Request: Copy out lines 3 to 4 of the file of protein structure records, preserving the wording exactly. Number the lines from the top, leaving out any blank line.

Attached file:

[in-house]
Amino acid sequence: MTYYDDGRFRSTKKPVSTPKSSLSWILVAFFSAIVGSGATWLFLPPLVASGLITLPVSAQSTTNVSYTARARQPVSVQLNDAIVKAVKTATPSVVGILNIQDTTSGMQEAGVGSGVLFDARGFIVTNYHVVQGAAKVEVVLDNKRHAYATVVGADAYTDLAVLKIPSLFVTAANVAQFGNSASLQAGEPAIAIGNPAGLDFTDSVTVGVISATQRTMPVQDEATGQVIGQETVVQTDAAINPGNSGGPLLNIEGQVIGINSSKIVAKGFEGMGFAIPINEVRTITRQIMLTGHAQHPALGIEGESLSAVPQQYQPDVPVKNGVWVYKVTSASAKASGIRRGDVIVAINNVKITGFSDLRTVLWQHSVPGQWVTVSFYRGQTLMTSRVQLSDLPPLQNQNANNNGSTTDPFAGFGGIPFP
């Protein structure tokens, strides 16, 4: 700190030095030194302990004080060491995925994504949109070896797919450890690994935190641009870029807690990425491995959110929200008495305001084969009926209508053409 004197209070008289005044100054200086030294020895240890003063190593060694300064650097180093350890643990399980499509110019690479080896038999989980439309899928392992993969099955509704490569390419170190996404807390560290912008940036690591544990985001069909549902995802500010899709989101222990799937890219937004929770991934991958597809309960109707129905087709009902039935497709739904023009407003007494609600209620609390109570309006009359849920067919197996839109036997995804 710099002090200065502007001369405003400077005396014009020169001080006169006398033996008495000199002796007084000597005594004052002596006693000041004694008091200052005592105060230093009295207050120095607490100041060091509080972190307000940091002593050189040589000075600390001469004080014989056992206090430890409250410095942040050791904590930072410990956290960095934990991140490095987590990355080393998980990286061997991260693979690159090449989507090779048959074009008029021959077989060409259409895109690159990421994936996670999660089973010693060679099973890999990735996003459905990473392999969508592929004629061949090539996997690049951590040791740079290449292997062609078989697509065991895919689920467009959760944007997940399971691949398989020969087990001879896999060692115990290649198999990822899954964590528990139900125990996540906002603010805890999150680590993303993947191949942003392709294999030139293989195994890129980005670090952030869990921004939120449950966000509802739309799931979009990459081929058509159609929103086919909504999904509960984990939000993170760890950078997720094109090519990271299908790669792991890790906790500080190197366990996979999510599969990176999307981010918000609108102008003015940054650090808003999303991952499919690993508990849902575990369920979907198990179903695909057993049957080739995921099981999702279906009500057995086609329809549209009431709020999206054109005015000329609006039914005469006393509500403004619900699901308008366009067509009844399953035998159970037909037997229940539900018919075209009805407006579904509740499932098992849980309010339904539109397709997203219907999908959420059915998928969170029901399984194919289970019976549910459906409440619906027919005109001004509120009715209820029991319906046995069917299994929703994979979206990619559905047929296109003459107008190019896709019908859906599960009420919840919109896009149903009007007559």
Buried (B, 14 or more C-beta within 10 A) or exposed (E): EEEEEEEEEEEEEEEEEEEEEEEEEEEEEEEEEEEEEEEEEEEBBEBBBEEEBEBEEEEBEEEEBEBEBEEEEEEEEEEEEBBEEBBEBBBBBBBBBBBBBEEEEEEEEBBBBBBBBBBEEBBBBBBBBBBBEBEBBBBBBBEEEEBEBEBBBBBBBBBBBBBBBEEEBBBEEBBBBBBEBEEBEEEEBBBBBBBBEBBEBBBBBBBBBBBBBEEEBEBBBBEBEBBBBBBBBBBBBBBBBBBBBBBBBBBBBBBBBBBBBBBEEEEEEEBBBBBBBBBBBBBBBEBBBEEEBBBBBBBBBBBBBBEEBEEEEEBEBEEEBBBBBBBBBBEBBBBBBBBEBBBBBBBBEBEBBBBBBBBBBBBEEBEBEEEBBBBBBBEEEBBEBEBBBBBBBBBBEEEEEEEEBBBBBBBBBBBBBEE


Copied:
């Protein structure tokens, strides 16, 4: 700190030095030194302990004080060491995925994504949109070896797919450890690994935190641009870029807690990425491995959110929200008495305001084969009926209508053409 004197209070008289005044100054200086030294020895240890003063190593060694300064650097180093350890643990399980499509110019690479080896038999989980439309899928392992993969099955509704490569390419170190996404807390560290912008940036690591544990985001069909549902995802500010899709989101222990799937890219937004929770991934991958597809309960109707129905087709009902039935497709739904023009407003007494609600209620609390109570309006009359849920067919197996839109036997995804 710099002090200065502007001369405003400077005396014009020169001080006169006398033996008495000199002796007084000597005594004052002596006693000041004694008091200052005592105060230093009295207050120095607490100041060091509080972190307000940091002593050189040589000075600390001469004080014989056992206090430890409250410095942040050791904590930072410990956290960095934990991140490095987590990355080393998980990286061997991260693979690159090449989507090779048959074009008029021959077989060409259409895109690159990421994936996670999660089973010693060679099973890999990735996003459905990473392999969508592929004629061949090539996997690049951590040791740079290449292997062609078989697509065991895919689920467009959760944007997940399971691949398989020969087990001879896999060692115990290649198999990822899954964590528990139900125990996540906002603010805890999150680590993303993947191949942003392709294999030139293989195994890129980005670090952030869990921004939120449950966000509802739309799931979009990459081929058509159609929103086919909504999904509960984990939000993170760890950078997720094109090519990271299908790669792991890790906790500080190197366990996979999510599969990176999307981010918000609108102008003015940054650090808003999303991952499919690993508990849902575990369920979907198990179903695909057993049957080739995921099981999702279906009500057995086609329809549209009431709020999206054109005015000329609006039914005469006393509500403004619900699901308008366009067509009844399953035998159970037909037997229940539900018919075209009805407006579904509740499932098992849980309010339904539109397709997203219907999908959420059915998928969170029901399984194919289970019976549910459906409440619906027919005109001004509120009715209820029991319906046995069917299994929703994979979206990619559905047929296109003459107008190019896709019908859906599960009420919840919109896009149903009007007559």
Buried (B, 14 or more C-beta within 10 A) or exposed (E): EEEEEEEEEEEEEEEEEEEEEEEEEEEEEEEEEEEEEEEEEEEBBEBBBEEEBEBEEEEBEEEEBEBEBEEEEEEEEEEEEBBEEBBEBBBBBBBBBBBBBEEEEEEEEBBBBBBBBBBEEBBBBBBBBBBBEBEBBBBBBBEEEEBEBEBBBBBBBBBBBBBBBEEEBBBEEBBBBBBEBEEBEEEEBBBBBBBBEBBEBBBBBBBBBBBBBEEEBEBBBBEBEBBBBBBBBBBBBBBBBBBBBBBBBBBBBBBBBBBBBBBEEEEEEEBBBBBBBBBBBBBBBEBBBEEEBBBBBBBBBBBBBBEEBEEEEEBEBEEEBBBBBBBBBBEBBBBBBBBEBBBBBBBBEBEBBBBBBBBBBBBEEBEBEEEBBBBBBBEEEBBEBEBBBBBBBBBBEEEEEEEEBBBBBBBBBBBBBEE